More spam after spamassain upgrade

Chris Trudeau ctrudeau at BELLSOUTH.NET
Sat Jul 26 04:56:47 IST 2003

> >
> > Why is this not an option???....
> What process would you suggest I use for getting message feedback from
> 20,000 users when we don't have individual config files/directories for
> users on our mail servers (and even if we did, how would that interact
> with messages to multiple users or mailing lists, neither of which are
> expanded before they get to mailscanner), we don't have anyone on staff
> who can review user submissions of false positives/false negatives (we
> are NOT going to blindly accept it when a user says 'this should have
> been spam', partially because users will not always agree upon the
> issue), and the things that auto-learning handles aren't the things I'm
> worried about (auto-learning basically strengthens the system's resolve
> about high scoring spam ... what I'm concerned about is changing the
> scores of low-scoring spam; when I call sa-learn on my home machine, I
> never call it on high scoring spam messages, for example -- I call it
> upon messages that were _lower_ than my threshold)?
> at a time...I don't see why you would need feedback from 20K
employees.  If the challenge you are concerned with is stopping a LARGE
percentage of SPAM, then using a public corpus of spam to train a bayes
enabled SA implementation would do just that.  WITHOUT having to have
individual user interaction with anything..  With that said...creating a
bayes database doesn't HAVE to be user a matter of fact, you
are asking for a major headache to even think about it..  Create a single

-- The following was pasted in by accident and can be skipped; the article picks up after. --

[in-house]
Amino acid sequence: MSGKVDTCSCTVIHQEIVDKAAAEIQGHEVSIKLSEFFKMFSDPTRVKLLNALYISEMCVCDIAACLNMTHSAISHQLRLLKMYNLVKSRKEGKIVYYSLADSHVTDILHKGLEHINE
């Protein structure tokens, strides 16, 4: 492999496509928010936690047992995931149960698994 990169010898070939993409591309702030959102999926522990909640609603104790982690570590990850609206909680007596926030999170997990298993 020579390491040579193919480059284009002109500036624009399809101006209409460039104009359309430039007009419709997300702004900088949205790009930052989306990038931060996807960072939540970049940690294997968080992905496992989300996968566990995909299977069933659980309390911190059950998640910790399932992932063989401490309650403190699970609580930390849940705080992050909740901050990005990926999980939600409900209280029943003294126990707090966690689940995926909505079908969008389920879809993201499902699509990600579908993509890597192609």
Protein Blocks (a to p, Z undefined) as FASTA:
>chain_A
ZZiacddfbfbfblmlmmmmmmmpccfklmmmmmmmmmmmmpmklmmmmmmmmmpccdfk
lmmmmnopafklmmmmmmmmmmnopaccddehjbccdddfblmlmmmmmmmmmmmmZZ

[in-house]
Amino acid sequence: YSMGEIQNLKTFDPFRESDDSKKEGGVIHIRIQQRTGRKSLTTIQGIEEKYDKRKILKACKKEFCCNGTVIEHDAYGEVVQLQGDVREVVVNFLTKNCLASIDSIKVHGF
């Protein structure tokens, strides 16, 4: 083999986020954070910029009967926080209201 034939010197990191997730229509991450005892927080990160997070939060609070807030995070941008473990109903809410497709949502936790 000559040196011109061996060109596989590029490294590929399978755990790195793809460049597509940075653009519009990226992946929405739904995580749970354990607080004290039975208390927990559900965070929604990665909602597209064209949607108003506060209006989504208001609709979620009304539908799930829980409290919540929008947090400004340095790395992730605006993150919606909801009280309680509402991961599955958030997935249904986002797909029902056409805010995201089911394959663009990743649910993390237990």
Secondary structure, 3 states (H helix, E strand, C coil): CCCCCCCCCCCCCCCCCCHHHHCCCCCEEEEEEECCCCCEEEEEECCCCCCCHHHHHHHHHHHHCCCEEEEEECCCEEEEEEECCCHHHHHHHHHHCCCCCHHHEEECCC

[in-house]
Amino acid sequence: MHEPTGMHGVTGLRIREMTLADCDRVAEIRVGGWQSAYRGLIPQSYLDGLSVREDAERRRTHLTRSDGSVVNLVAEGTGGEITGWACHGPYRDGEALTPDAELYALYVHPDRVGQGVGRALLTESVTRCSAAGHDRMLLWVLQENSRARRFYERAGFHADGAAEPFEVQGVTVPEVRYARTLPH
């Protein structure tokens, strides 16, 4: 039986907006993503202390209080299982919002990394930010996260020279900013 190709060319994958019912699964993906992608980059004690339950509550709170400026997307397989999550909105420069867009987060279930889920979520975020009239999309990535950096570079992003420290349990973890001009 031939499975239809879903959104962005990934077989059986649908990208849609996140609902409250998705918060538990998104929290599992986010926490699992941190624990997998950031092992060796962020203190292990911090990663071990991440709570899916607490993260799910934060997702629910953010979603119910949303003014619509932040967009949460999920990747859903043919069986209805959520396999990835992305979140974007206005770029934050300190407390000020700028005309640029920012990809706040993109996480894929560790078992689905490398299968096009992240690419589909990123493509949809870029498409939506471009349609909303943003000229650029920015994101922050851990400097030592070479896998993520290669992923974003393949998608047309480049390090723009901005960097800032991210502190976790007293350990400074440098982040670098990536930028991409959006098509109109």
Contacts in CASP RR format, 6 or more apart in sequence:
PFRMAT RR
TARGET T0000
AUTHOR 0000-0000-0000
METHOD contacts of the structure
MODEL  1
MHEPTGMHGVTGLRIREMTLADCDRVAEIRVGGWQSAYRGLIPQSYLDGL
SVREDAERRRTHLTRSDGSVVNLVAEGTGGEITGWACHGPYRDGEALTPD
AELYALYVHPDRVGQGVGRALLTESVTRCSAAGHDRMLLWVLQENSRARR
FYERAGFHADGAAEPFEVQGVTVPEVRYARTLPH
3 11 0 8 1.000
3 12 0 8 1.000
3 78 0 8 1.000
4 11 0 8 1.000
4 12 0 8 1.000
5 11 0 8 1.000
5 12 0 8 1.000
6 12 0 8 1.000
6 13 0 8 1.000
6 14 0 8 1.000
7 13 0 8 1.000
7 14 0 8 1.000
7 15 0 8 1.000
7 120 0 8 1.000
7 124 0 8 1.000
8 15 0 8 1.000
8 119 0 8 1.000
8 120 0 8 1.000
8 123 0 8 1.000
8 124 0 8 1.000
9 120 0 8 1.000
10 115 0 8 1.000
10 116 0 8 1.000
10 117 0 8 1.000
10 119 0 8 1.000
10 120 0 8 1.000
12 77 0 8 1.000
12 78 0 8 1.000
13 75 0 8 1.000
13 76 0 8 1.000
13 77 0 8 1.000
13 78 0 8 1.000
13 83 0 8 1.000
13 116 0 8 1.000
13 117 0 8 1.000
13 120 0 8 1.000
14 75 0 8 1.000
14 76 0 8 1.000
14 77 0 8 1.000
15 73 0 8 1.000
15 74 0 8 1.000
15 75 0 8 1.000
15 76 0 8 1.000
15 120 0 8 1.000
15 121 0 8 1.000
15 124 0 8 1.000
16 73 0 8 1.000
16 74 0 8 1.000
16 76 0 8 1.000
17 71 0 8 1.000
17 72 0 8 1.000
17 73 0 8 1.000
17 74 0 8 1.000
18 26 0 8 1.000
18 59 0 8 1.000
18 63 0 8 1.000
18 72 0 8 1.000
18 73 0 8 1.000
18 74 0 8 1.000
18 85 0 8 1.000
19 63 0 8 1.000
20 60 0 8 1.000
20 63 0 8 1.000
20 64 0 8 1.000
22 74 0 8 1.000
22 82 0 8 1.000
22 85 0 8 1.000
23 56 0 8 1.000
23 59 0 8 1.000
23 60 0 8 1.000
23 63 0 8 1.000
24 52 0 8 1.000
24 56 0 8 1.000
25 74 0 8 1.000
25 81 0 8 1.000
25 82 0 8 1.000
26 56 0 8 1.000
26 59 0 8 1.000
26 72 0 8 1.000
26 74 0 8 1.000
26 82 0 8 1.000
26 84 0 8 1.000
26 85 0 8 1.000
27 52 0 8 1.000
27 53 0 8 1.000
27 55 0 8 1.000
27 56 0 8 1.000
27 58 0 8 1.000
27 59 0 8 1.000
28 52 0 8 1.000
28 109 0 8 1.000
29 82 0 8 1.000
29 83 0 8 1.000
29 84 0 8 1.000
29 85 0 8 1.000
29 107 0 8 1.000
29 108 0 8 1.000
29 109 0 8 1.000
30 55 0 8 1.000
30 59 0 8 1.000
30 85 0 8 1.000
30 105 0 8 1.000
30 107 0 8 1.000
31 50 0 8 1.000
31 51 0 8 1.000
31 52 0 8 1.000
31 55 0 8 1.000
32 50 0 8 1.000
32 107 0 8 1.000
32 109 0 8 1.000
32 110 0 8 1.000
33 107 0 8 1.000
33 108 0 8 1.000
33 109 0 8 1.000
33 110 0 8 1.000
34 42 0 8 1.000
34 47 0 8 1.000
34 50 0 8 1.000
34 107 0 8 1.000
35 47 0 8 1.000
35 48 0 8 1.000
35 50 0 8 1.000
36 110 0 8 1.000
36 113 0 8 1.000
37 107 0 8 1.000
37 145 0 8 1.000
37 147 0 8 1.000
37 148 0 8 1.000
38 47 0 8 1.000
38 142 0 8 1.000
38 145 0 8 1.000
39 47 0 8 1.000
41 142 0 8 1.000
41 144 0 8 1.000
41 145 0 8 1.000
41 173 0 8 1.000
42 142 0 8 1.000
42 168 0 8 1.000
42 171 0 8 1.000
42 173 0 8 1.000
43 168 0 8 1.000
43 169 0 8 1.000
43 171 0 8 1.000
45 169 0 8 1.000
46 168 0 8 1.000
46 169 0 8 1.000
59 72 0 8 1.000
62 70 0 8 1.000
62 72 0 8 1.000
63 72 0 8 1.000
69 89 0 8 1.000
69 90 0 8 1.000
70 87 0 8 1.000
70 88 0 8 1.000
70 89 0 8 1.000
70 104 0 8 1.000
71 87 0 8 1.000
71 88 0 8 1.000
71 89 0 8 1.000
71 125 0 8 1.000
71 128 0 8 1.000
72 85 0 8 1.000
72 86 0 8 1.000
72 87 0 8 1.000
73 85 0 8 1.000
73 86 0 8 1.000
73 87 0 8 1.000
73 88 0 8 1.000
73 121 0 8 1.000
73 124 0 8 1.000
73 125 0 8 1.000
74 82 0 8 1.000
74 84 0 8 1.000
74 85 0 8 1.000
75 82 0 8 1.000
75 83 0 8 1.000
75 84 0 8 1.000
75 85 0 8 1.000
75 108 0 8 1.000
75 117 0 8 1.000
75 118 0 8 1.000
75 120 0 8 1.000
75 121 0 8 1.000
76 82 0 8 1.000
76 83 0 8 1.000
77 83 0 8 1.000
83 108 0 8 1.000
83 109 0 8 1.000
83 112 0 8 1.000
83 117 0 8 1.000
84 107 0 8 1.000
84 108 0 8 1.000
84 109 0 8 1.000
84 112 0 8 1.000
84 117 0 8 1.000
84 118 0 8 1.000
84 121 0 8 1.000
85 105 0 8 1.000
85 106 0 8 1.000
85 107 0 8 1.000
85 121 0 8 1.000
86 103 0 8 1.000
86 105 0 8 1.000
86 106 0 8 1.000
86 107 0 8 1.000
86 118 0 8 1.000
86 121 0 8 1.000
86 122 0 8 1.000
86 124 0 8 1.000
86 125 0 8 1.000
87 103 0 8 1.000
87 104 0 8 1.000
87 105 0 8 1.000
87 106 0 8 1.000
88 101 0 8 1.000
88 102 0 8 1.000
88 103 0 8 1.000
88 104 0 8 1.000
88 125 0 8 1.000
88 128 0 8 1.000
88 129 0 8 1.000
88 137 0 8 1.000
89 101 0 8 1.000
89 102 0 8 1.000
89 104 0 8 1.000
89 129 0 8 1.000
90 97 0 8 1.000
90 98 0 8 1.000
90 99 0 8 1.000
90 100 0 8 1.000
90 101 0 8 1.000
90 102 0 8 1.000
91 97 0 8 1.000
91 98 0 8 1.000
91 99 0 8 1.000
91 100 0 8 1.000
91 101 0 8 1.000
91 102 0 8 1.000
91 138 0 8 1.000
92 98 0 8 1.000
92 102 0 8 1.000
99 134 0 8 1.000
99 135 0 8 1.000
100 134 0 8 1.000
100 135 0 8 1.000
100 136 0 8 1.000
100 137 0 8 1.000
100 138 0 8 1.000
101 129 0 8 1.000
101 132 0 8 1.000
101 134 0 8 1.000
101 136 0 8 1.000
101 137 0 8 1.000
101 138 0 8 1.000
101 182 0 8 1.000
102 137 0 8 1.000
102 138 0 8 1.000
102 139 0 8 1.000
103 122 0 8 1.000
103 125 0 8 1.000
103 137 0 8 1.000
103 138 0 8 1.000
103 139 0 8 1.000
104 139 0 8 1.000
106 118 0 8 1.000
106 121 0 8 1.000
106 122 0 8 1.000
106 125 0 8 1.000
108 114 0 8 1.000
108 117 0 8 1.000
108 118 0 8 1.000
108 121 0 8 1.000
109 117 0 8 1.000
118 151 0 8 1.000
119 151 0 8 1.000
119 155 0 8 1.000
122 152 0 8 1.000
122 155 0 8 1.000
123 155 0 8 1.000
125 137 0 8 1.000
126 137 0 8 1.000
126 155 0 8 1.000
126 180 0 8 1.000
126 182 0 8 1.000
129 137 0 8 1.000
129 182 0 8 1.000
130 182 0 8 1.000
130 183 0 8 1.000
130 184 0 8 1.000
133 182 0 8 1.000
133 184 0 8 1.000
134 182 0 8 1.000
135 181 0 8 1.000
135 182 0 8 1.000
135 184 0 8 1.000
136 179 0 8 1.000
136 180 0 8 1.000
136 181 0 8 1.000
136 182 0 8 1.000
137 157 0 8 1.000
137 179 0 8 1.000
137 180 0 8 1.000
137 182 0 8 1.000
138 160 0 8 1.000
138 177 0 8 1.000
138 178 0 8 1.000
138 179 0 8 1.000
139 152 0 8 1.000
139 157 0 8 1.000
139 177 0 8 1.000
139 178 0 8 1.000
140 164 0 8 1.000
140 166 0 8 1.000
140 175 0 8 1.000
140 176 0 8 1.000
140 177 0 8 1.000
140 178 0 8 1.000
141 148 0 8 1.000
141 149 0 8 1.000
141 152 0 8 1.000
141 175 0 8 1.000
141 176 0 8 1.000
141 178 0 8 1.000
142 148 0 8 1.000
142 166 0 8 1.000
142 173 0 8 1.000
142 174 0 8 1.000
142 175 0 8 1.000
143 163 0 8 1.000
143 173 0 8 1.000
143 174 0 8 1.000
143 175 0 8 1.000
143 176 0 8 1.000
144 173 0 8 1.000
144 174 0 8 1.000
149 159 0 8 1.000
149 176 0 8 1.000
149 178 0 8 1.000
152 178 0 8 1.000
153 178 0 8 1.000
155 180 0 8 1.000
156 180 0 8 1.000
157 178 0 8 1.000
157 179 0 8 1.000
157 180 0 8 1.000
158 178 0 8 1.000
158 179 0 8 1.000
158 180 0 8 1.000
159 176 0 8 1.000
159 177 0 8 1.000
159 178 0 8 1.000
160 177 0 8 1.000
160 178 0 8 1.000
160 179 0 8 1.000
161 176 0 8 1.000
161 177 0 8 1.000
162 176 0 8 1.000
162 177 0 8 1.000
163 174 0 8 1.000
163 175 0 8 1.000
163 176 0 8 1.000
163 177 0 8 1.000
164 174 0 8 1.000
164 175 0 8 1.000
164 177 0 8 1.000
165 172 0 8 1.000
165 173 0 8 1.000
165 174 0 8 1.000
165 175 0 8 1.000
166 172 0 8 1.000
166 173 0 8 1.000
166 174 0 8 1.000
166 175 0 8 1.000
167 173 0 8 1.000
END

one that is "relatively" accurate and slow the river to a stream as a first
step  :)

To deal with your multiple user issue is easy,create a dedicated email "hop"
with a standalone server (or cluster for you perhaps) that handles all email
inbound and/or outbound....your mailstore will send email to and from the
Internet (no matter how many users are included in the distribution) as
seperate messages...besides, if your organization is that large, I'm
guessing that you likely are not as concerned about SPAM going from user to
user on your mail infrastructure, you are likely more concerned about
inbound email from the Internet (or other untrusted network entity)

If there is nobody on staff to handle submissions of
false-positives/false-negatives, I'm curious how you might plan to handle
this WITHOUT a 90% accuracy ranking.  if you are concerned with users
polluting the bayes database, then simply don't allow them to learn messages
into it.  Read "A Plan for Spam" by Paul Graham ( ).  He very simplistically outlines the
concept and the math makes sense.  Users would have to do some SERIOUS work
to pollute a bayes database to the point where it causes a single false
positive, but again...if you're worried, then don't allow it..."teach" the
engine on a new public corpus once per month...and your accuracy will be
maintained pretty well.

If the auto-learning things aren't what you're worried about then, I'm